If this all doesnt fly, id lend the trust 25k and margin loan of 25k and invest. This option just doesnt give me the flexability of spilting the margin loan into private and investing as the opition does with the sub accounts. If they invented margin loans with sub accounts id prefer this option and be a very happy chappy...

    I know its a bit confusing, and hence why i explained it again. Im looking for absolut max flexibility and max borrowing capacity at this point of time as well as having the Sleep at night factor that i have a large emergency place i can withdraw funds from in the future.

    As you may tell i enjoyed my tax subjects at uni, and while i dont think this is beyond the line i will admit its "creative accounting"
     
  5. Rob G.

    Rob G. Well-Known Member

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    Sounds like you have conflicting requirements.

    For asset protection, it is good to have legal title with the Trustee so that equity growth is protected. It is also good for estate planning.

    A (commercial) loan by you to the Trustee is an asset of yourself as beneficiary and so is not protected from your creditors. But the equity growth is protected.

    However, you want to 'aggressively' borrow against the growing equity. If the trust does not have other assessable income then negative gearing is out of the question in the trust. Also, if you need to draw on all equity for personal reasons it sounds like you will need influence over the Trustee which may constitute an 'interest' in the trust and so might not be protected from creditors, along with possible CGT issues.

    Another possibility is negative gear investments in your own name for a while then gift capital to the trust when it gets risky, which is most likely when you cease to be an employee. The trust can always loan it back, but transferring assets has costs.

    Also, if an employee you can salary sacrifice by the higher earner both you & your spouse's costs and your employer can claim any GST credits that might be going (good if one of you stops working) - yeah I know not much GST on financial products but good for investment properties.

    Just some thoughts, but I would not fall in love with the loan arrangement until perhaps your goals are a little more defined.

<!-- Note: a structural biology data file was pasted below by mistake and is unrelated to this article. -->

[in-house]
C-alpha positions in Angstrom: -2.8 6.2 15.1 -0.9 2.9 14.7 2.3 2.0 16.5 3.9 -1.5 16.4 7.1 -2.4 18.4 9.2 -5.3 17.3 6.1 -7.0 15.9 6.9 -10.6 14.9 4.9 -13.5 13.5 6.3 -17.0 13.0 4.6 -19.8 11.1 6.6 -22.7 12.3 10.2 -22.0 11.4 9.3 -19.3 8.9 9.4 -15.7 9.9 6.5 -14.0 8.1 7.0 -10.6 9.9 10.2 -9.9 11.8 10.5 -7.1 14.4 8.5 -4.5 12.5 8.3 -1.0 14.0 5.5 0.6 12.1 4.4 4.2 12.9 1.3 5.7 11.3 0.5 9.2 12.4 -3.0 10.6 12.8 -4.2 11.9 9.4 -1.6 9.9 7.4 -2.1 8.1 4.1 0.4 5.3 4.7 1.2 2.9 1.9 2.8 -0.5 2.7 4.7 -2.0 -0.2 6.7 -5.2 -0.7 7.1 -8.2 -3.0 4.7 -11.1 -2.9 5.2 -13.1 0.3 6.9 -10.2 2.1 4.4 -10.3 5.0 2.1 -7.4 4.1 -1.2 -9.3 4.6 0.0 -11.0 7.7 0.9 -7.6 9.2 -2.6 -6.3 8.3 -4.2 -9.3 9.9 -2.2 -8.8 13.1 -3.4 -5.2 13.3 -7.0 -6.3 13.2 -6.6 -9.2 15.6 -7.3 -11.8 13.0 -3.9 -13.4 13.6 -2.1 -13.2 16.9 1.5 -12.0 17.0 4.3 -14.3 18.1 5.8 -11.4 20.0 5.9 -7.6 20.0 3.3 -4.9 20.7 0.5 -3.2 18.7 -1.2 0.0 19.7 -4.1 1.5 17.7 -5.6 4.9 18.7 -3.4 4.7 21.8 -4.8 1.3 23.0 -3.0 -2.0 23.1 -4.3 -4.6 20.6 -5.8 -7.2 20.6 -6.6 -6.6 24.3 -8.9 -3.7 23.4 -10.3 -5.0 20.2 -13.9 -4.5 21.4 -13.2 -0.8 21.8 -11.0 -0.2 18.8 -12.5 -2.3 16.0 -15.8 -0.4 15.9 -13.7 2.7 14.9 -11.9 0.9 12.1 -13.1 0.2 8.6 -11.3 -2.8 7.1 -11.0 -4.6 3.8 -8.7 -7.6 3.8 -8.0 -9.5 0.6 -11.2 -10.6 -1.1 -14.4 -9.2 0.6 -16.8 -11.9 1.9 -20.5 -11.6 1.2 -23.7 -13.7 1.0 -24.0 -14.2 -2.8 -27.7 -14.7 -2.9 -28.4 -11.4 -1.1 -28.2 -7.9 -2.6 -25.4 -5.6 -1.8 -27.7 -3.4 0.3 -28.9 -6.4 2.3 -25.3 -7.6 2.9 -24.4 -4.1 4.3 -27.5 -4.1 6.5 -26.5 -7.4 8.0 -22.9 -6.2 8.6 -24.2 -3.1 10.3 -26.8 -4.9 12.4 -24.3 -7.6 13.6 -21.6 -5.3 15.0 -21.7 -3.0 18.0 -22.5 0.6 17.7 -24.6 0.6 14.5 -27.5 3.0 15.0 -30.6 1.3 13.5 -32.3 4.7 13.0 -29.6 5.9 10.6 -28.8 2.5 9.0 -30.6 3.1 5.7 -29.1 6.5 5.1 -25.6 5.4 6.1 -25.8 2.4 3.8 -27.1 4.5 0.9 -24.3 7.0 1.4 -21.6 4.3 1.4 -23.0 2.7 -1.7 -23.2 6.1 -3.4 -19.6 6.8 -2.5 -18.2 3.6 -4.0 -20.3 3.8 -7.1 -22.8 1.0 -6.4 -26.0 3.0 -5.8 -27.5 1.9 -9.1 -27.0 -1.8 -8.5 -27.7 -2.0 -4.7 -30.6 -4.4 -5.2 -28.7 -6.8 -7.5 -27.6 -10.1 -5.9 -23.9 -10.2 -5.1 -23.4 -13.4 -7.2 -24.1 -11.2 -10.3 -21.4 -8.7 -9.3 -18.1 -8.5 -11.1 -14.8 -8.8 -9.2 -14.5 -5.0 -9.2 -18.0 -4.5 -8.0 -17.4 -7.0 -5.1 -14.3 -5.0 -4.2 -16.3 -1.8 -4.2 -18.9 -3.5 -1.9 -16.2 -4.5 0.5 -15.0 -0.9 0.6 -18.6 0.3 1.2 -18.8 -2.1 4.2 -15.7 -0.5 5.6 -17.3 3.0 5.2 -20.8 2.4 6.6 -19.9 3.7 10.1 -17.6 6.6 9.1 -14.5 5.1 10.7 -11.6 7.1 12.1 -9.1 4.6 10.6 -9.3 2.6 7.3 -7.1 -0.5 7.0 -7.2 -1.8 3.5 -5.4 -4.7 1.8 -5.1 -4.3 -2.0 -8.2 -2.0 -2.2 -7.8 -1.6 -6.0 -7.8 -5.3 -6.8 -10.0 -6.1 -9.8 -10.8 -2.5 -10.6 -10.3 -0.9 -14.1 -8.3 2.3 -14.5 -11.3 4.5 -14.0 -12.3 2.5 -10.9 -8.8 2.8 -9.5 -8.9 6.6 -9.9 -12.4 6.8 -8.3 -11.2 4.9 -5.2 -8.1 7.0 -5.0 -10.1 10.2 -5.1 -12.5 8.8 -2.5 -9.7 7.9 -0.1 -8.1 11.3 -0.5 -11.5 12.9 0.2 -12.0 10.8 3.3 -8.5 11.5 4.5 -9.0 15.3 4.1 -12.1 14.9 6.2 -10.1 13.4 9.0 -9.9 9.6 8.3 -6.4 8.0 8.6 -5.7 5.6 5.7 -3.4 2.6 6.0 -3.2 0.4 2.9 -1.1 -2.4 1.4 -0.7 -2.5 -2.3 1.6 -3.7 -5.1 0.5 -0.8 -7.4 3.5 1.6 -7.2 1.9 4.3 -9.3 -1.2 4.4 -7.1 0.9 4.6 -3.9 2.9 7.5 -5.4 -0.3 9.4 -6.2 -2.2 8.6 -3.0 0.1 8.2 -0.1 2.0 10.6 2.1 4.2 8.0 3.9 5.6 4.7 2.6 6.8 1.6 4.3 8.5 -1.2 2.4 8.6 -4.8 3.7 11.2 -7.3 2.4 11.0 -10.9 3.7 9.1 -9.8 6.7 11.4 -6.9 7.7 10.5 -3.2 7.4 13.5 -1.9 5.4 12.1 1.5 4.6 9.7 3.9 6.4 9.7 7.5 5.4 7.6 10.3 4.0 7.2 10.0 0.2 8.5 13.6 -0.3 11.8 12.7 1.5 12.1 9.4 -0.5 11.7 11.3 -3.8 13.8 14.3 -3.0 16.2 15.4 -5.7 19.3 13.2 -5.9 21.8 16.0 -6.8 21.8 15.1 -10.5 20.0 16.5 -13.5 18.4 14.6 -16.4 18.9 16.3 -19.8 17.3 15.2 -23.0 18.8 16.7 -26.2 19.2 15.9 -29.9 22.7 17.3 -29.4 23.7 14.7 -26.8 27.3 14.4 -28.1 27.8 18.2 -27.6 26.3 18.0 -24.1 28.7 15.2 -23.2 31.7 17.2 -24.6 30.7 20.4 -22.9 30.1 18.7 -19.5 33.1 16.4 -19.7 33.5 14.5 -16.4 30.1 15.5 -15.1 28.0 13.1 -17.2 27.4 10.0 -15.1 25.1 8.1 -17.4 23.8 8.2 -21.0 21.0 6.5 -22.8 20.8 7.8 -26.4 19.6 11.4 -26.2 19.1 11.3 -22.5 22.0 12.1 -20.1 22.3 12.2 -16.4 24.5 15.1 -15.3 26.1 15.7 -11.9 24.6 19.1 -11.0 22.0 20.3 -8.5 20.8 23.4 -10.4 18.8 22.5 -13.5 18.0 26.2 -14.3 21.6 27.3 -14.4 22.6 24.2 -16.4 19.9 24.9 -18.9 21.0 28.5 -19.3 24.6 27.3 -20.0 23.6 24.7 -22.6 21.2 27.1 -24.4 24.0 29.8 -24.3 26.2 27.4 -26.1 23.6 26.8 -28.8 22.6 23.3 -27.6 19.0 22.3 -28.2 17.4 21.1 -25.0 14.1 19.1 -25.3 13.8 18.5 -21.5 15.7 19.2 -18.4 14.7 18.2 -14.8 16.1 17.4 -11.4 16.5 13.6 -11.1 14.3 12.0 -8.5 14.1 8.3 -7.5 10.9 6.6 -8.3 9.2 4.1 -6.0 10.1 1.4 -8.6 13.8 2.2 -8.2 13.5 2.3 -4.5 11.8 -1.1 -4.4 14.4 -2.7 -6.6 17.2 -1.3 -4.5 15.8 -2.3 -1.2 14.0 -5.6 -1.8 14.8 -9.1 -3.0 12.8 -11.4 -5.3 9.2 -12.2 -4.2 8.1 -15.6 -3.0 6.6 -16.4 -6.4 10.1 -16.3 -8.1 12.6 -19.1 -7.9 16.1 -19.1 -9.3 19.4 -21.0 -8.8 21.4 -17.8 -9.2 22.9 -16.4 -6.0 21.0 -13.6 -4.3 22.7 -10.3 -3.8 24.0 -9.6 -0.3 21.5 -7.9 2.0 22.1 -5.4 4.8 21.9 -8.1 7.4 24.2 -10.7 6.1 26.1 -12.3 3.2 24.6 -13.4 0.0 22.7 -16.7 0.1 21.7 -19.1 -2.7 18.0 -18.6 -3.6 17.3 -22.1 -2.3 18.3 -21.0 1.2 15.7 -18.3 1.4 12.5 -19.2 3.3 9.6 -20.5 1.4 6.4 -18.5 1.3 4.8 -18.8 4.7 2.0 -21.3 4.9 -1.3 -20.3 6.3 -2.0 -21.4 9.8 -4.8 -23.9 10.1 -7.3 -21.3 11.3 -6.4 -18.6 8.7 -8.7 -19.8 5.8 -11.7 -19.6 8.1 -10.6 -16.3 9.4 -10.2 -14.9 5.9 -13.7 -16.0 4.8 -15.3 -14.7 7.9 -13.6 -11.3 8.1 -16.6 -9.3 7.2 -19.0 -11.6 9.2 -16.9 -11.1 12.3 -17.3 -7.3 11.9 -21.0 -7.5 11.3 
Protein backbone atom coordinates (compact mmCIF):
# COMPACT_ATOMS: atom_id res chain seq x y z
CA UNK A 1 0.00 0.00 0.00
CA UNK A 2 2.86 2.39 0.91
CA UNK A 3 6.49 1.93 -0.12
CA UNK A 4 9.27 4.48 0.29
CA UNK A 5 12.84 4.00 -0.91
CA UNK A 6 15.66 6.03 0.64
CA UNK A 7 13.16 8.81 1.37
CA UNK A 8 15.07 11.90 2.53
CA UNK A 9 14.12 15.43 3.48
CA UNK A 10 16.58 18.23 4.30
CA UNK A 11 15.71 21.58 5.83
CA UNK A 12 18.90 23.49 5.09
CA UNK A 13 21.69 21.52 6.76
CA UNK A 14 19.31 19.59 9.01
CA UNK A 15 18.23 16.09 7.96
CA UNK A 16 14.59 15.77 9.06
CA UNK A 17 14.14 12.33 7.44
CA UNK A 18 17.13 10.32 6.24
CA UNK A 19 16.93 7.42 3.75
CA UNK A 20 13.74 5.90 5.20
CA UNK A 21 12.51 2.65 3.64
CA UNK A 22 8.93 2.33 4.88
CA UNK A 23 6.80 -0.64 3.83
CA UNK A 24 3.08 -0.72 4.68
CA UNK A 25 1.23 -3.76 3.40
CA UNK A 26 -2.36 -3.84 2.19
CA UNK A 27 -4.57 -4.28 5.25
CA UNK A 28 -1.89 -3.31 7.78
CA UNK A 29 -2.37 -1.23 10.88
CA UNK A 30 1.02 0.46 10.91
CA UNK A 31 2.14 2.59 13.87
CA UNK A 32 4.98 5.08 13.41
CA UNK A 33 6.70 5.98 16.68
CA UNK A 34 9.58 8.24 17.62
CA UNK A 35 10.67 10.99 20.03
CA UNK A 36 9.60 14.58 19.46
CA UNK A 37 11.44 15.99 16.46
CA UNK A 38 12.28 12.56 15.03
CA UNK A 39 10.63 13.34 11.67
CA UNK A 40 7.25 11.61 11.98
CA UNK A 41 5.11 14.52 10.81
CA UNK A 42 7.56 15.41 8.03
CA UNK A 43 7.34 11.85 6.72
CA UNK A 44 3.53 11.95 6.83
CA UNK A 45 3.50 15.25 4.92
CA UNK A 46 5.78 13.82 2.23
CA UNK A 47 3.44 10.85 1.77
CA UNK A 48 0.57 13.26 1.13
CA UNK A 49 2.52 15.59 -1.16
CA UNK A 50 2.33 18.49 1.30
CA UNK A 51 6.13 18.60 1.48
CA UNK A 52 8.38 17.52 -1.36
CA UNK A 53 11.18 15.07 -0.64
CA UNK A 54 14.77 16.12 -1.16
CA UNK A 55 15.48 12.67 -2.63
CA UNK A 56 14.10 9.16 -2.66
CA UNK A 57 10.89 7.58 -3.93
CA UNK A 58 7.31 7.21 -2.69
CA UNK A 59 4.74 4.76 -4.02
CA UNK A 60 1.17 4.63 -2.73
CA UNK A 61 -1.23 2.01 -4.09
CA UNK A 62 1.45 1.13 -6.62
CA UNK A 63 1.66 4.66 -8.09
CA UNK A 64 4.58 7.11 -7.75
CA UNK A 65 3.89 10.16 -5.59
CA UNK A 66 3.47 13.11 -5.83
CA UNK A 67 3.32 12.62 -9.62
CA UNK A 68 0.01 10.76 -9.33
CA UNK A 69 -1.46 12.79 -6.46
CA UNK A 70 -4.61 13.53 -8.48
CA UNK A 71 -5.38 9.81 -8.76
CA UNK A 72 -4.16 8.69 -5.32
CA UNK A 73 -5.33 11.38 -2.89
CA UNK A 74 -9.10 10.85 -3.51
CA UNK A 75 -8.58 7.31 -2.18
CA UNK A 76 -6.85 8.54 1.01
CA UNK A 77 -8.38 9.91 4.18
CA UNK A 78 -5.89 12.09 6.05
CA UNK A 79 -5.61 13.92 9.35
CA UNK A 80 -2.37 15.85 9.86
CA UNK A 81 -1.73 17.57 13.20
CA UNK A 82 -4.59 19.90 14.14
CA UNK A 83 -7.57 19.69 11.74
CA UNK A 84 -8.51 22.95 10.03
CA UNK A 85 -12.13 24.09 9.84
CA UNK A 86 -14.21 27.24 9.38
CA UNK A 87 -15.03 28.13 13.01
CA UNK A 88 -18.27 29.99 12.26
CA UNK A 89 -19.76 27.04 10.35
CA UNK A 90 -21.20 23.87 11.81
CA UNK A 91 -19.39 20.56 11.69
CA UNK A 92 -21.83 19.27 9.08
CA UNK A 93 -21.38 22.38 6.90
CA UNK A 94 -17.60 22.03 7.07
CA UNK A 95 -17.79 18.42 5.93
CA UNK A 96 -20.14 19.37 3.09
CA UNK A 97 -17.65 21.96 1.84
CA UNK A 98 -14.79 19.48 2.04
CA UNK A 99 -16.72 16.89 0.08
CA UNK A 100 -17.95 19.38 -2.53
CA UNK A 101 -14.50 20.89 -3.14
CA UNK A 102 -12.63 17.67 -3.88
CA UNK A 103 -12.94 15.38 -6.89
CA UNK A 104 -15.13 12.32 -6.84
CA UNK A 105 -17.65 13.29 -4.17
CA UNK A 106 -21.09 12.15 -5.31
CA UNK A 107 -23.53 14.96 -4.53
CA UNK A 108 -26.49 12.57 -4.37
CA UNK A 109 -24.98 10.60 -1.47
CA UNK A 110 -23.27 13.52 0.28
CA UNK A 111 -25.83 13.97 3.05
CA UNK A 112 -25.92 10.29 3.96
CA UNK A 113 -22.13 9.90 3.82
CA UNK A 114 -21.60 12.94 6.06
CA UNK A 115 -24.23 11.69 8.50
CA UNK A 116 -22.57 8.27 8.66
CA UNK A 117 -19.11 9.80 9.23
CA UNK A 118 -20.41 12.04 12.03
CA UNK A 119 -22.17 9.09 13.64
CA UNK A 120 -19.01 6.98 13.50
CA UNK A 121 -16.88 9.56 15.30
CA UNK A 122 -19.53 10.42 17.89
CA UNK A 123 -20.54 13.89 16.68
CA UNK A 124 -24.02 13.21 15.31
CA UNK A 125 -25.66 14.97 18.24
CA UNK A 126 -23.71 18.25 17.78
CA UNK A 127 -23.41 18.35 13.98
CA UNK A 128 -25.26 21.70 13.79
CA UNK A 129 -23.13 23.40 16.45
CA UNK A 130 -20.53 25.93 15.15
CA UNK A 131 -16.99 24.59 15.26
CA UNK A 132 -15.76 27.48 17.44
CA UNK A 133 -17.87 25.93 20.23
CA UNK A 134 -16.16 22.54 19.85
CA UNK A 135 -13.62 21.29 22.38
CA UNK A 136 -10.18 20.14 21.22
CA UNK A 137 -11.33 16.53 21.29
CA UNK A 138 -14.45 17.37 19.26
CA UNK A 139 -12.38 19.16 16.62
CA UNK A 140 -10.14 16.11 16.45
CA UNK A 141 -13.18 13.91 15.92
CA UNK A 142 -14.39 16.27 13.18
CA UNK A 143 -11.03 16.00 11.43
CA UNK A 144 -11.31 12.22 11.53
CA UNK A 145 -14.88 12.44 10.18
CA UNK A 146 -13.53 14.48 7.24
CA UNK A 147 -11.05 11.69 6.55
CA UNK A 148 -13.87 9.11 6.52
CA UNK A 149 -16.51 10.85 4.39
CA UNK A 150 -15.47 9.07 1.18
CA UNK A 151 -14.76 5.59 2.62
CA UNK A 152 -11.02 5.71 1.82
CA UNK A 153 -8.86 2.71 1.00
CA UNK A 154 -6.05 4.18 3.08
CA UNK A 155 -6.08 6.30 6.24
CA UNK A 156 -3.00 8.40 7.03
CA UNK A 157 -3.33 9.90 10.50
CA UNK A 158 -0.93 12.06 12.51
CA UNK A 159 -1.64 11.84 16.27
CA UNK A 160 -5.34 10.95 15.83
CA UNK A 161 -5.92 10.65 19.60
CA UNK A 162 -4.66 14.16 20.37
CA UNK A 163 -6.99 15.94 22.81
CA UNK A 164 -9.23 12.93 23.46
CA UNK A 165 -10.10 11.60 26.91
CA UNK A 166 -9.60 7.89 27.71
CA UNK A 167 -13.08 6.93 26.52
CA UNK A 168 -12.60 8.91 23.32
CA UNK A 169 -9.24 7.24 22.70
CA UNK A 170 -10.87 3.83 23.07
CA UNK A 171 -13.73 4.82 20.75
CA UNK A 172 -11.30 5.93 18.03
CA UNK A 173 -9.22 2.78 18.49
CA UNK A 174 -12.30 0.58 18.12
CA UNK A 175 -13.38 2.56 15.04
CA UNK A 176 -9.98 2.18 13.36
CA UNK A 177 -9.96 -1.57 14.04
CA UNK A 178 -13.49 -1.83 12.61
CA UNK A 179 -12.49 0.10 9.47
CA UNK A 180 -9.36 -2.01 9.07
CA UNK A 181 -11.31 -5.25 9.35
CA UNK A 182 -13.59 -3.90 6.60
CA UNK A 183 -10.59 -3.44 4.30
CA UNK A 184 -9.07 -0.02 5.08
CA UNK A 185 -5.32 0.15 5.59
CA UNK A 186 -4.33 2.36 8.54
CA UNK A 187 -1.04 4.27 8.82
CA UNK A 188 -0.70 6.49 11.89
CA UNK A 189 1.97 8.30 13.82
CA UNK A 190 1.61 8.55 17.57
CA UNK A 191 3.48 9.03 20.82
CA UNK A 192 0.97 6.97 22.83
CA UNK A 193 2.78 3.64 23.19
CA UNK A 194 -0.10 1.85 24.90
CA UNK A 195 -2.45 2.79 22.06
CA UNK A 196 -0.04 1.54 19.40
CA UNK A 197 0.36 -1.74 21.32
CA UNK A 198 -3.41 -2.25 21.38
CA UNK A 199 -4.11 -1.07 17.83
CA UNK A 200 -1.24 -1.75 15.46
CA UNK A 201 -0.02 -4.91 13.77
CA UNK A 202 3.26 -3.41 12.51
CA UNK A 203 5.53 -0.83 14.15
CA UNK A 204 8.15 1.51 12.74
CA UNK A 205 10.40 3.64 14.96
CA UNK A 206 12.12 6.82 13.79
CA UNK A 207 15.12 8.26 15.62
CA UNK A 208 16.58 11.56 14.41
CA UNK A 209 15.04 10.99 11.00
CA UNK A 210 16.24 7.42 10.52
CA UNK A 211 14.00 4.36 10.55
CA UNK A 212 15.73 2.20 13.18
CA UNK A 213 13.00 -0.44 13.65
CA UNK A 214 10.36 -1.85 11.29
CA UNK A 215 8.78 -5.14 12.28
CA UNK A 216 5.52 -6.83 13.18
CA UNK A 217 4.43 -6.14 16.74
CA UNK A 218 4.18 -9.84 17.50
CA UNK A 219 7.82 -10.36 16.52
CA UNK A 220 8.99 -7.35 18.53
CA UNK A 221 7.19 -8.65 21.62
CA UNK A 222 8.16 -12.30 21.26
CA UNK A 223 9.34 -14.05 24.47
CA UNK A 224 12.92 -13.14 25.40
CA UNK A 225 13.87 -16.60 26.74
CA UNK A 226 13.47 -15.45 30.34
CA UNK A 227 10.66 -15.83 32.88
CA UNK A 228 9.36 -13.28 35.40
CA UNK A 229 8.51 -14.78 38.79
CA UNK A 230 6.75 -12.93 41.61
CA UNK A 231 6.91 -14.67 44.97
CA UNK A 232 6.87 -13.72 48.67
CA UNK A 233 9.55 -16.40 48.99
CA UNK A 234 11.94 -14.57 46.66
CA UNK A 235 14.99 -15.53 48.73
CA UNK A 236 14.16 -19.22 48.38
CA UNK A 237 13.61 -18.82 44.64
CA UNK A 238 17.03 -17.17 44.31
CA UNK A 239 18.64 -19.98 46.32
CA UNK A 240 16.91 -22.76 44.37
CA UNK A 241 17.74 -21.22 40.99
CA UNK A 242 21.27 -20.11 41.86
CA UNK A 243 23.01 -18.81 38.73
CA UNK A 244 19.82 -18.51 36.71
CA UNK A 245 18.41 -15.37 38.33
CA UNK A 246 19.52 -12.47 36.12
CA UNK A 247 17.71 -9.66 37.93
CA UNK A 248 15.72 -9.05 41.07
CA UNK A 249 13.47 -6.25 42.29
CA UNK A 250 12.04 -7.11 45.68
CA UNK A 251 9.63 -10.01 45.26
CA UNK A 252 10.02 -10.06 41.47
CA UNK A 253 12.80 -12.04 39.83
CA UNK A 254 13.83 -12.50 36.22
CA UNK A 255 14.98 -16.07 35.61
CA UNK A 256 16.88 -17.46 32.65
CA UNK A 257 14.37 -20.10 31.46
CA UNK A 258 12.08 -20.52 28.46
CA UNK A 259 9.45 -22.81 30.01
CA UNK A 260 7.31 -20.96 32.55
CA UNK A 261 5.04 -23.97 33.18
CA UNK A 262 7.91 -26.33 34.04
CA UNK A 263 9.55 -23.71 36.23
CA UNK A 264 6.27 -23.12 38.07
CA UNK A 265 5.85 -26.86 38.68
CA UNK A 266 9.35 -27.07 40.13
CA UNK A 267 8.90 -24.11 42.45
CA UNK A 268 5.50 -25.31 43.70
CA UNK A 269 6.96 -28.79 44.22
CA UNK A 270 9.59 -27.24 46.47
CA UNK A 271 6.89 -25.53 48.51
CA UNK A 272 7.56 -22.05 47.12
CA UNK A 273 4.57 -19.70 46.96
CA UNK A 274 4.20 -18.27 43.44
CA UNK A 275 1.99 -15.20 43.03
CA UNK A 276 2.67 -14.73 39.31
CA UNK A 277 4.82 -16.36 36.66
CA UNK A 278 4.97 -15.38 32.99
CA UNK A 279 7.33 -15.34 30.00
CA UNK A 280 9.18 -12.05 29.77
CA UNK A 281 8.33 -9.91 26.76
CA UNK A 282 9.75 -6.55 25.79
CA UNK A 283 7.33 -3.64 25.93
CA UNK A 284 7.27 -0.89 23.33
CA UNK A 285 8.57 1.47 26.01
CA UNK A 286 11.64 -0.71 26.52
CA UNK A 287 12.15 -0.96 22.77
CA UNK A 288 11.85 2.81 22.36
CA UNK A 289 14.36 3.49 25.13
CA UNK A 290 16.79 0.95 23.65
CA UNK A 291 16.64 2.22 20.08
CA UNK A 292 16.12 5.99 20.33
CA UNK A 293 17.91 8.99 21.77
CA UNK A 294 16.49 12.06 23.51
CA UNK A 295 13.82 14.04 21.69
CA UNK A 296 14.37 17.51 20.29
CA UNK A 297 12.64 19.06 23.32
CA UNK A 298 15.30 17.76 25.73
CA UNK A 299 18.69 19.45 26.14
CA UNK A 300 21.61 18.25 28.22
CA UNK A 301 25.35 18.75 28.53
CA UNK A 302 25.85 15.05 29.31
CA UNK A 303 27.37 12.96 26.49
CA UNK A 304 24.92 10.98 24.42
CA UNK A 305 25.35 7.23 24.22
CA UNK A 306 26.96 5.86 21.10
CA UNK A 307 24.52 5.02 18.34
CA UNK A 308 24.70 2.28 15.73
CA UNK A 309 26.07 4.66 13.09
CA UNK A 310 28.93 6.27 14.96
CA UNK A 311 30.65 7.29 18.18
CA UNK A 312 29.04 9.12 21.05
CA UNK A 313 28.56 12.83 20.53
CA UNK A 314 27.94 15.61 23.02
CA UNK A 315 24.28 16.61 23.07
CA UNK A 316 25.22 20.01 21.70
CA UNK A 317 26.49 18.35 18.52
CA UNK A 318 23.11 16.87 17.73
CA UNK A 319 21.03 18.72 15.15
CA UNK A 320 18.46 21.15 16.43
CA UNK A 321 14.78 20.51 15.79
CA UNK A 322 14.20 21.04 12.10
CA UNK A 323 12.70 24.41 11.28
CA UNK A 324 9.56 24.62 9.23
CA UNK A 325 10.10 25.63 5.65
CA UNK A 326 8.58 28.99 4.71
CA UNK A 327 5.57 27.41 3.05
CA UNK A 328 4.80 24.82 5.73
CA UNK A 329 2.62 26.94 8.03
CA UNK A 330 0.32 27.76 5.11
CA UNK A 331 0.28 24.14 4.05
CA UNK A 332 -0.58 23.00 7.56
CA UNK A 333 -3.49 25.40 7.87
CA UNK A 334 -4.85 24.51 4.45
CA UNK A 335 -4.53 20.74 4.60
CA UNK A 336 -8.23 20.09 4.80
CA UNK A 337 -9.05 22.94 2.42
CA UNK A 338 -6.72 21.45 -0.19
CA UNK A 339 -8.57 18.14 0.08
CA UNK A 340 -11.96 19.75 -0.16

Cheers,

    Rob
     
  6. DaveA

    DaveA Well-Known Member

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    I agree, however if i have borrowed this money to loan to the trust there should be a asset for x but also a liability for x, leaving a nil position available for creditors, so until as you say one becomes an non employee im happy with this level of protection
    its only going to be a share trust which id imagine would be positive geared most of the time, so if it is negative one year aits fine to keep the loss in there
    Saying that i think this could be my downfall. Would it work say if a trust owns assets and i set up a margin loan in an individual name and use the trust assets as 3rd party security holders and borrowed against them externally to the trust? This would take it down a tad in the simplicty to execute. Thinking about it actually id prefer this than the original way

    i do like the salary sacrificing idea though, investment propertys are probably in about a 18 month time frame and will be held in a HDT (If they are still operational) so i do think this rules this option out (please correct me if im wrong). Im comfortable with myself and risk, being an employee in a big 4 theres limited risk but im more planning for future carrer moves, the other half is in a very small office with 3 people so i feel her risk is higher, hence why im a bit happy to go for overkill (in some peoples opinons) now

    admin costs and running costs of the trusts are luckily minimal for us, as there all 'fringe benefits' of the other half with very little monitory cost, so while this all might not be 'effective' for people who have to pay the large costs to run structures become effective to us
    Im always open for ideas on how things can be done better, its just good to pick someone else brain for a change